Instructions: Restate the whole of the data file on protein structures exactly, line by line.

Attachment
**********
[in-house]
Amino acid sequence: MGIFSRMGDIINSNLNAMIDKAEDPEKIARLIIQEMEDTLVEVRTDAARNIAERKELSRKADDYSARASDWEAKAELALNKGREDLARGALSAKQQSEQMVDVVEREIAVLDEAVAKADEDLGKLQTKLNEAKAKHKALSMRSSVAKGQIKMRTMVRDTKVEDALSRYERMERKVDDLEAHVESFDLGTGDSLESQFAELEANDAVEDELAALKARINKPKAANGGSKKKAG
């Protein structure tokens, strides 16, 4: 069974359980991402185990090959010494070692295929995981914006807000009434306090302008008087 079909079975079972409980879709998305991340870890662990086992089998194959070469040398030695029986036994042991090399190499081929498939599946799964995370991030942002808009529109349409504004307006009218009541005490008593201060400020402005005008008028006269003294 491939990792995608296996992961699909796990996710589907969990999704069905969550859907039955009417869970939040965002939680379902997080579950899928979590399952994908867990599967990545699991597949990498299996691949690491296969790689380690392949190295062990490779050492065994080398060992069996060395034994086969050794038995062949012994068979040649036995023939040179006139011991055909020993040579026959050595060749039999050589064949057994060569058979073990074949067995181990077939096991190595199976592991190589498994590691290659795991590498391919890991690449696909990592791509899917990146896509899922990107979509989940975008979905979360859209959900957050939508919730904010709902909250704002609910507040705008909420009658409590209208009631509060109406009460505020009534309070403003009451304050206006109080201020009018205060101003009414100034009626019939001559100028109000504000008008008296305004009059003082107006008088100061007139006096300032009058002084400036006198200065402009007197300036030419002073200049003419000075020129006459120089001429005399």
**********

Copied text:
[in-house]
Amino acid sequence: MGIFSRMGDIINSNLNAMIDKAEDPEKIARLIIQEMEDTLVEVRTDAARNIAERKELSRKADDYSARASDWEAKAELALNKGREDLARGALSAKQQSEQMVDVVEREIAVLDEAVAKADEDLGKLQTKLNEAKAKHKALSMRSSVAKGQIKMRTMVRDTKVEDALSRYERMERKVDDLEAHVESFDLGTGDSLESQFAELEANDAVEDELAALKARINKPKAANGGSKKKAG
């Protein structure tokens, strides 16, 4: 069974359980991402185990090959010494070692295929995981914006807000009434306090302008008087 079909079975079972409980879709998305991340870890662990086992089998194959070469040398030695029986036994042991090399190499081929498939599946799964995370991030942002808009529109349409504004307006009218009541005490008593201060400020402005005008008028006269003294 491939990792995608296996992961699909796990996710589907969990999704069905969550859907039955009417869970939040965002939680379902997080579950899928979590399952994908867990599967990545699991597949990498299996691949690491296969790689380690392949190295062990490779050492065994080398060992069996060395034994086969050794038995062949012994068979040649036995023939040179006139011991055909020993040579026959050595060749039999050589064949057994060569058979073990074949067995181990077939096991190595199976592991190589498994590691290659795991590498391919890991690449696909990592791509899917990146896509899922990107979509989940975008979905979360859209959900957050939508919730904010709902909250704002609910507040705008909420009658409590209208009631509060109406009460505020009534309070403003009451304050206006109080201020009018205060101003009414100034009626019939001559100028109000504000008008008296305004009059003082107006008088100061007139006096300032009058002084400036006198200065402009007197300036030419002073200049003419000075020129006459120089001429005399």